A new version of the Doomjuice worm has been released into the wild in an apparent effort by hackers to modify an attack against Microsoft's Web site.
Doomjuice-B attacks www.microsoft.com, much like its predecessor Doomjuice-A, but now it sets random HTTP headers to make it more difficult to filter out the attack traffic. Its assault begins tomorrow.
TDoomJuice-B is smaller in size than DoomJuice-A because it does not drop the source code of MyDoom-A. AV vendor F-Secure reckons DoomJuice-B is slightly more virulent than its predecessor.
Netcraft estimates the scope of the "zombie" network potentially commanded by DoomJuice-B is likely to be smaller than the original pool of MyDoom-compromised machines which has kept www.sco.com offline with a DDoS attack since the start of February.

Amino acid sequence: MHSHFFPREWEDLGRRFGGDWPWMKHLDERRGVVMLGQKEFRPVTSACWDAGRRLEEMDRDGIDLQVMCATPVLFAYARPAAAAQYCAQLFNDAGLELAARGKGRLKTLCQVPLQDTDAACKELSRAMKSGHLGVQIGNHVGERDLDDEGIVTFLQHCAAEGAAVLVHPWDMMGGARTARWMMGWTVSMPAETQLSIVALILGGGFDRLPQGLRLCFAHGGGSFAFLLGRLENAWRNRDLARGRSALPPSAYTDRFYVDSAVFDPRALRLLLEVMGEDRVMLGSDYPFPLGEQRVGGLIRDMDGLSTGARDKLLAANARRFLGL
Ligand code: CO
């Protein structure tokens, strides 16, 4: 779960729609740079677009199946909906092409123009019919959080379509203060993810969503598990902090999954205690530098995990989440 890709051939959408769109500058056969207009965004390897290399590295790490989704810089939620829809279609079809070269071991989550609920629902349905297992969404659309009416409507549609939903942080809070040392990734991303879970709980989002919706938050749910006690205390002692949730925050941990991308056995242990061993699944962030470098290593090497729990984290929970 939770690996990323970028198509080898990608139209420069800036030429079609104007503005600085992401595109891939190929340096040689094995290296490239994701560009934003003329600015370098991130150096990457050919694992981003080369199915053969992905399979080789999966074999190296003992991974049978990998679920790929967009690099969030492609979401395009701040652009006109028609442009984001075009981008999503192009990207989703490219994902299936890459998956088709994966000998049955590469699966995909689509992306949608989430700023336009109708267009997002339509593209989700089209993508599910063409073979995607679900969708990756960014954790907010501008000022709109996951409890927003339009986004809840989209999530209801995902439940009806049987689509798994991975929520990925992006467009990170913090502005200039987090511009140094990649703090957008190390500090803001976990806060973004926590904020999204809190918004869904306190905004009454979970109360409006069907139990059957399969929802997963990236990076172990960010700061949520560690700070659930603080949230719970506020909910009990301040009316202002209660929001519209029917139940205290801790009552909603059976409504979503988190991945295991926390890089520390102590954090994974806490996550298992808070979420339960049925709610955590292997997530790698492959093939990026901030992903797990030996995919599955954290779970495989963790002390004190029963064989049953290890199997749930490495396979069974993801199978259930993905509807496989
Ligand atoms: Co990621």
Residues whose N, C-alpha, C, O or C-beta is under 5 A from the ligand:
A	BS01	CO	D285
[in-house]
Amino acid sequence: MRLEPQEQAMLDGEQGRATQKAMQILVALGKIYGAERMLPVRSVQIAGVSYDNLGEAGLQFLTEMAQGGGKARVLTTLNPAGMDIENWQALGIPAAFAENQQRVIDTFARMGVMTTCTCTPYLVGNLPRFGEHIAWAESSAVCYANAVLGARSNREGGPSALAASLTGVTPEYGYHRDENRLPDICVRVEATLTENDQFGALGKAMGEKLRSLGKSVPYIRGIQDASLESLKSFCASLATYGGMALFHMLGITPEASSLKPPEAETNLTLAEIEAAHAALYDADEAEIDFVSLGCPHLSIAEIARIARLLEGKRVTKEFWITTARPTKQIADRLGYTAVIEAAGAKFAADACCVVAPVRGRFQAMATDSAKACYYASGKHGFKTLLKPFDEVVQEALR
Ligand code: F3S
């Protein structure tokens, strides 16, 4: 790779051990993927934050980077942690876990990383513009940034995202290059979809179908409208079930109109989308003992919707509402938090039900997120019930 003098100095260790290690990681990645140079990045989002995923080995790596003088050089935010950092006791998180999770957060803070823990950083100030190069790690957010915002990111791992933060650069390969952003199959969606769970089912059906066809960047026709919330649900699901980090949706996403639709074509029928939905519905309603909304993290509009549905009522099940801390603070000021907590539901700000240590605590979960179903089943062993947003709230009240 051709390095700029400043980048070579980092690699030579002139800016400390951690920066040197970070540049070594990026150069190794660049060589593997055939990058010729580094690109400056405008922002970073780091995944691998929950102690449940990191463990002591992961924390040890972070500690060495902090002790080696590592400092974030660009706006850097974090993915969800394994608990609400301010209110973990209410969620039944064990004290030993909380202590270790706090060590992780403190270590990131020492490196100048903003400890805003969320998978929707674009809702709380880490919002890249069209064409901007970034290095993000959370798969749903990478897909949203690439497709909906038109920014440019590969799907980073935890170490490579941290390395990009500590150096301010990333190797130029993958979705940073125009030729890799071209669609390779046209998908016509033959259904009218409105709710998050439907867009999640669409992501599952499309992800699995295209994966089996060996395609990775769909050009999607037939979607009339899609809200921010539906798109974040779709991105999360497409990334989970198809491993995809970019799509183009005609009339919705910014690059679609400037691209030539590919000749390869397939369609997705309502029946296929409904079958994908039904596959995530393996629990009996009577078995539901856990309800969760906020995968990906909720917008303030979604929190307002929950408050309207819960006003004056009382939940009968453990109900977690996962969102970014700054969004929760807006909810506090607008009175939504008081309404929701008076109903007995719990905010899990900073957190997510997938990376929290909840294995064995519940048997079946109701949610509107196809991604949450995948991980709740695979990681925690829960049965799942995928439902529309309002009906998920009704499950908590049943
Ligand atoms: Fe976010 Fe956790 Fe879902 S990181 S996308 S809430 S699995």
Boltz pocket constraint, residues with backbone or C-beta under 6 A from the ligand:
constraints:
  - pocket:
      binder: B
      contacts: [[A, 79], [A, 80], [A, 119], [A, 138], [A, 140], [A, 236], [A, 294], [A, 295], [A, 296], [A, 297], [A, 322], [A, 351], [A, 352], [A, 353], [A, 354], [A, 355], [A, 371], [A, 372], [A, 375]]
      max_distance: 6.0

Both variants of Doomjuice use a backdoor left open by MyDoom-A to spread, instead of propagating through email or P2P file-sharing networks. Neither versions attacks SCO's Web site.
MyDoom infected anything between 400,000 and one million PCs, according to sundry estimates. Yesterday more than 65,000 IP addresses were actively scanning to and from port 3127, the backdoor left open by MyDoom_A, according to he SANS Institute's Internet Storm Center. This suggests that many users have cleaned up their act.
Netcraft has published a chart showing the performance of all the sites involved in the MyDoom/DoomJuice DDoS attacks here. ®